We are pleased to announce the shortlist for our Brand of The Year 2022.
The Marketing Society Brand of the Year award, in partnership with MediaLink and in association with Campaign, celebrates the brands that have innovated and adapted well to social and economic changes in another turbulent year.
Last year’s winner Channel 4 will go up against brands ranging from Tony’s Chocolonely to Virgin Atlantic. Past winners have included Sainsbury’s, John Lewis, The Guardian, Cancer Research, and O2.
We launched the Award in 2009 and 2022's celebration will be held at our Annual Dinner on 23 November at The Londoner, where our audience will have the chance to vote and crown the winner via a live vote.
Judging for the award took into account factors including brands’ ability to adapt to changing consumer needs, the creativity and originality of campaigns, commercial impact, and the brand’s wider impact on the planet.
The Dutch confectionery company’s headline pledge is to ‘make chocolate 100% slave free’ and its strong brand values are embedded right across its DNA. This year the brand has worked hard to raise awareness of child labour within the chocolate industry’s supply chain. It has done this through clever innovations such as a limited edition product that incorporated a QR code that encouraged customers to sign a petition against the use of child labour. Tony’s Chocolonely, a company with annual revenues of around £100m, does not spend a penny on above the line marketing but punches significantly above its weight due to its extremely effective use of social media.
Dove has shown the power of consistent messaging as its 18 year mission to foster body positivity goes from strength to strength. Its recent Dove Self Esteem campaign empowers young people to be their most confident self. The campaign has introduced a #DetoxYourFeed message that tears down toxic beauty advice on social media. Depressingly 85% of girls in the United Kingdom distort the way they look online by the age of 13, a situation Dove is attempting to reverse. As part of this, the beauty brand has created a confidence kit with a workbook and a parent guide to help families navigate difficult conversations.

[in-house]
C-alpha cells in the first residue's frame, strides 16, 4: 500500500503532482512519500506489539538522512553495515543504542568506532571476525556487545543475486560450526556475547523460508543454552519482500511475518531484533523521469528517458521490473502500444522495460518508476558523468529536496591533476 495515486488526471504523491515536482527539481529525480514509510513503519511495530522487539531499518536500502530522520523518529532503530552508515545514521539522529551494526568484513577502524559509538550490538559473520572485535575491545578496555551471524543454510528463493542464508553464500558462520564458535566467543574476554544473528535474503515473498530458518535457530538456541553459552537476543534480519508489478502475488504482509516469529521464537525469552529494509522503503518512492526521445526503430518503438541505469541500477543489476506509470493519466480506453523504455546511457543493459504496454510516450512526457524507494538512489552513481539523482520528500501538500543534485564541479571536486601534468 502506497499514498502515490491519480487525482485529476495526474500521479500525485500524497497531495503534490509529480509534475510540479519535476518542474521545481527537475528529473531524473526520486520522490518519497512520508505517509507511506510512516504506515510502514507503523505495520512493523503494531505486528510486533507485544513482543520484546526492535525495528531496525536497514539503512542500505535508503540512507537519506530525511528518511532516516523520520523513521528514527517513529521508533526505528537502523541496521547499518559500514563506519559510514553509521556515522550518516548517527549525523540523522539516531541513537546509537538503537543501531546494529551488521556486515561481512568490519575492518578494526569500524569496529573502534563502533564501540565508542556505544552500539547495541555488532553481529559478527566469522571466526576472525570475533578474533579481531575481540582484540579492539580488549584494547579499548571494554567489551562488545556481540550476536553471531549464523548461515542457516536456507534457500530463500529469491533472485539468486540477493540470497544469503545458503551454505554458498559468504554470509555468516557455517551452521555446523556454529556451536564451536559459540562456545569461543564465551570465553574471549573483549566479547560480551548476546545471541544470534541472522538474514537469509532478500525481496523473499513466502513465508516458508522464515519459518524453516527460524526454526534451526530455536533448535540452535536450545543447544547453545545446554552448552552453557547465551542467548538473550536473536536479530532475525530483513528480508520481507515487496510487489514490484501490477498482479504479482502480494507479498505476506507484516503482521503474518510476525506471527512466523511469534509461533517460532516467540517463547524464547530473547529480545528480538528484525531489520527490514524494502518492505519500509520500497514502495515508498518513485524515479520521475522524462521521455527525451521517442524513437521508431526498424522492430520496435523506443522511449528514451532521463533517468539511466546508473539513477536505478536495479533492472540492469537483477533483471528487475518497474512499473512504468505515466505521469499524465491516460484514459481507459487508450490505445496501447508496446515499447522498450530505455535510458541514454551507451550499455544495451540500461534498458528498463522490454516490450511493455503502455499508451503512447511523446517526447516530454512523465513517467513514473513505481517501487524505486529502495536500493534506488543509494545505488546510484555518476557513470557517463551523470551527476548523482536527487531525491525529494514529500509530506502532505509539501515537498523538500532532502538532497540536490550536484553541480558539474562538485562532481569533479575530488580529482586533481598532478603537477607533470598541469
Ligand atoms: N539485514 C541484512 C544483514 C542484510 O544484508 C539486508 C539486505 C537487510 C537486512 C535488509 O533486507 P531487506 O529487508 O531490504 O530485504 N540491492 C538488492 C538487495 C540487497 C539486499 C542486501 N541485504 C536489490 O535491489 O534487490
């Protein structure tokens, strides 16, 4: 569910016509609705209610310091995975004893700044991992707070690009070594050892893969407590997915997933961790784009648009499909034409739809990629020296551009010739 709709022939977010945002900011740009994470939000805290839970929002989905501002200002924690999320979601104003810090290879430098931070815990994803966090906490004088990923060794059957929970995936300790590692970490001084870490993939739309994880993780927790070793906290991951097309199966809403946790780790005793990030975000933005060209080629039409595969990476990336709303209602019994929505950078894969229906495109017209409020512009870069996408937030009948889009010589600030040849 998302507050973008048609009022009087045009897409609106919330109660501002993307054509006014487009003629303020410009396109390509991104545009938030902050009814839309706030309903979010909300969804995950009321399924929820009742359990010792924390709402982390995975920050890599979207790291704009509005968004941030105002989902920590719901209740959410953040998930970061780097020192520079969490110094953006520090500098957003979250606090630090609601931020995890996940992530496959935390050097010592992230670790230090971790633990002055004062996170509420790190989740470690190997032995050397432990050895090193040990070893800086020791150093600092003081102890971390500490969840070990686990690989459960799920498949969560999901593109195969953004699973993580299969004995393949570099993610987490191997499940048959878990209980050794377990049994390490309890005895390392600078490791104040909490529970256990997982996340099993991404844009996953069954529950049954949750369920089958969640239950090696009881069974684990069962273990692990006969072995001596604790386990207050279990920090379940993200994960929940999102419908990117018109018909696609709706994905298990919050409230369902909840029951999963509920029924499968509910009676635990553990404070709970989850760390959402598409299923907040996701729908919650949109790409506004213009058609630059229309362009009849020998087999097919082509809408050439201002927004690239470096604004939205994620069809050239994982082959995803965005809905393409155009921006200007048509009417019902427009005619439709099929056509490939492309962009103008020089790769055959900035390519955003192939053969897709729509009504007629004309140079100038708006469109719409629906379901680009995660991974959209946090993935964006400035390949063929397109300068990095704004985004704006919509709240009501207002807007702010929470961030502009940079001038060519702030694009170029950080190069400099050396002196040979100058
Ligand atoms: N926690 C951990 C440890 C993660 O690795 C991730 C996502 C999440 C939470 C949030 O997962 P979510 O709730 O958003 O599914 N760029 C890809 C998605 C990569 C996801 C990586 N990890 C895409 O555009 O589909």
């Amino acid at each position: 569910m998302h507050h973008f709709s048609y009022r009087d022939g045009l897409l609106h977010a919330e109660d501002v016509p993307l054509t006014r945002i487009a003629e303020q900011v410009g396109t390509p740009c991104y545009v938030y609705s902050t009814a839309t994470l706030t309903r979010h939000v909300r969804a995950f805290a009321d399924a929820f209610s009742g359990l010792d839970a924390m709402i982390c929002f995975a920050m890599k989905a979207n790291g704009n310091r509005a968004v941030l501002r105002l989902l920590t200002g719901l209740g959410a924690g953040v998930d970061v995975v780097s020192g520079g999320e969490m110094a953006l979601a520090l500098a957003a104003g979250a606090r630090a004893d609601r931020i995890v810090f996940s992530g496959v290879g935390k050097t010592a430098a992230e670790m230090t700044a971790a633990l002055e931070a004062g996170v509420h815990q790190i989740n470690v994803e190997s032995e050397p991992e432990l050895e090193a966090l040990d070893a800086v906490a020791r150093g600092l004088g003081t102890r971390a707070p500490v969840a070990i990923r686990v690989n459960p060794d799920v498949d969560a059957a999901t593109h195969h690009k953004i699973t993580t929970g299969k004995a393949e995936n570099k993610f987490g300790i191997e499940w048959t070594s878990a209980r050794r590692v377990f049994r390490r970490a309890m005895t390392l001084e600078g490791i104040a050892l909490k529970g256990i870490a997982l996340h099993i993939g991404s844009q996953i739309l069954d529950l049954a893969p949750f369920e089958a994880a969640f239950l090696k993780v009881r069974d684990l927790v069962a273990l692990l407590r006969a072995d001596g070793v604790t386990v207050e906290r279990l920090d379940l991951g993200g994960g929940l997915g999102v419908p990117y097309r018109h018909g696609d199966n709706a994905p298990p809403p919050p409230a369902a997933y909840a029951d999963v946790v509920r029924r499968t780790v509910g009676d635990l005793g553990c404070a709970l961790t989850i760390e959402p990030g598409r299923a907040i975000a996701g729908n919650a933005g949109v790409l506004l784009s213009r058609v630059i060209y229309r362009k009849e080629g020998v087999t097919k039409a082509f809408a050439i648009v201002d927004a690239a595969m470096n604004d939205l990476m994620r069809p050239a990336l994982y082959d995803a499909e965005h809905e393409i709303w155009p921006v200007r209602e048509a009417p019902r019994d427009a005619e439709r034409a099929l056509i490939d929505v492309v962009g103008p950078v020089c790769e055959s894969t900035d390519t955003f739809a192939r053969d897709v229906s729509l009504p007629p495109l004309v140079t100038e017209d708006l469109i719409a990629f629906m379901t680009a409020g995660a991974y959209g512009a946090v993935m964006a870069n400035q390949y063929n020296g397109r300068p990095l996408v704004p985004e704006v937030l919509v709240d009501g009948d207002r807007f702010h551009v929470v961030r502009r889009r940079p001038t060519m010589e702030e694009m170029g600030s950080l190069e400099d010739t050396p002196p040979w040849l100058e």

Patagonia’s sustainable credentials and responsible business practices have established it as a powerhouse brand. Founder Yvon Chouinard, a former rock climber, has become a billionaire as a result, and in September he announced he was forfeiting ownership to divert company profits into the fight against climate change. The move underlined Patagonia’s brand purpose, which is “we’re in business to save our home planet”. It recently launched a documentary called ‘They/them’, which follows Lor Sabourin, an Arizona-based climber who identifies as trans. The film is a recognition that there is still a long way to go with inclusivity within the climbing community.
The Danish toy company has justifiably made it onto the shortlist for the second year running as it continues to broaden the appeal of its brand. Lego was a sponsor of this summer’s hugely successful Women’s Euros competition as part of its “Play Makes Anything Possible” mission. Lego’s ambition is to make sure any child, regardless of their gender, can let loose their creativity using its toys. Lego’s universal appeal shined through to its commercial performance as its revenues jumped a whopping 27%-year-on-year. Meanwhile, Lego has continued to innovate with its marketing including initiatives such as a Snapchat collaboration that allowed users to build their own virtual Lego worlds around London’s landmarks.